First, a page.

Hope for the Hungry

Last Friday, the Center for American Progress hosted a very interesting panel on hunger in America. Much discussion of the problem and what the federal government should do. But, for me, the biggest insight was the optimism the panelists shared.

Joel Berg, Executive Director of the New York City Coalition Against Hunger, led off with two great examples.

#1. In the 1800’s, yellow fever, cholera and malaria were enormous public health problems. Many thousands of Americans died of these diseases every year. But they were viewed as just one of those unfortunate facts of life. Then the federal government got involved, and it solved the problem. How many of us, Berg asked, knew anyone in this country who had died of any of these diseases? One hand raised.

#2. In the 1930’s, a hunger investigation team went into the backwaters of the deep South. They found many people, mostly children, literally starving to death–the kind of thing we now associate with Somalia and other deeply-troubled parts of Africa. Then the federal government got involved–first with a temporary food stamp program and, more recently, with the “permanent” program, plus other nutrition assistance programs like WIC and free in-school meals.

There are still far too many “food insecure” people in the U.S.–people who sometimes don’t have enough to eat or fear they won’t. But death from starvation is very rare.  In fact, Berg said, we almost eliminated hunger in the 1970’s–before the federal government started backpedaling.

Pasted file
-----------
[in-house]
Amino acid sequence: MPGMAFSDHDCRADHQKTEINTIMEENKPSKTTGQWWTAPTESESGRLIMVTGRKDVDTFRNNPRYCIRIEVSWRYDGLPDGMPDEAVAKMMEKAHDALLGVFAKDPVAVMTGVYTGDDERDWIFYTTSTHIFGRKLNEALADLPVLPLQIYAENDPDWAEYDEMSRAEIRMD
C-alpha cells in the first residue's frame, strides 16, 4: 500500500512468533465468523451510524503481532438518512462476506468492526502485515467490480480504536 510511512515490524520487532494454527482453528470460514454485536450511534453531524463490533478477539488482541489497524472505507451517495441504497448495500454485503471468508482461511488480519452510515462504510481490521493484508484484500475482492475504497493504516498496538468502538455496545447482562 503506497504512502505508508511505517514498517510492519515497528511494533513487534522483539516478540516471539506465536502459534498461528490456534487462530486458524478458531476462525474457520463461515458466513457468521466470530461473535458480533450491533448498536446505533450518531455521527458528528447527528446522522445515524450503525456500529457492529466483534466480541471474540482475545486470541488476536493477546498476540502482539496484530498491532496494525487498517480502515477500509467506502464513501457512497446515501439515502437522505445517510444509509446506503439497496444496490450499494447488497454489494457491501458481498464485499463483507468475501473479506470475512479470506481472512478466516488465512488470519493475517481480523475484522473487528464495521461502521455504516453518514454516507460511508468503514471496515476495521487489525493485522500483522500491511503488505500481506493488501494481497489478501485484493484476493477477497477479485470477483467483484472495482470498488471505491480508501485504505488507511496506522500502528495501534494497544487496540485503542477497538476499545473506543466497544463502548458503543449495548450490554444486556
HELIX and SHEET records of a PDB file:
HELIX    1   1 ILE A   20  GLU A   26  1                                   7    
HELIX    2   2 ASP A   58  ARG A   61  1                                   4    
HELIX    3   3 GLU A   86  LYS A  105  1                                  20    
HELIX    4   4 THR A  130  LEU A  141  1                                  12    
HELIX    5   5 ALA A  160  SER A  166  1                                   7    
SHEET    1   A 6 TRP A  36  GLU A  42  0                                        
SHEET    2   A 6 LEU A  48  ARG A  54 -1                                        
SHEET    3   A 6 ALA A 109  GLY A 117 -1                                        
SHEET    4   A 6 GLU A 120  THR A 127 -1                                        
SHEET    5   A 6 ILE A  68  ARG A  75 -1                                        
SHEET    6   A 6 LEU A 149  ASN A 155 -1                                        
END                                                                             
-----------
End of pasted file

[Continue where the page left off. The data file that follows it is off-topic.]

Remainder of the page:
What these examples mean is that hunger in America is a problem we can solve. It won’t be politically easy because it will involve significant public investments–not only in food assistance programs, but in other programs to ensure that everyone can afford sufficient, nutritious food. But it’s nowhere near so complex (or costly) as, say, global warming.

What’s needed is the political will to do it. The food stamps benefit boost in the economic recovery package is a good first step. But it must be converted to a permanent, adequate increase.

Congress will have other opportunities when it takes up the reauthorization of child nutrition programs this spring. But that’s a subject for another posting.

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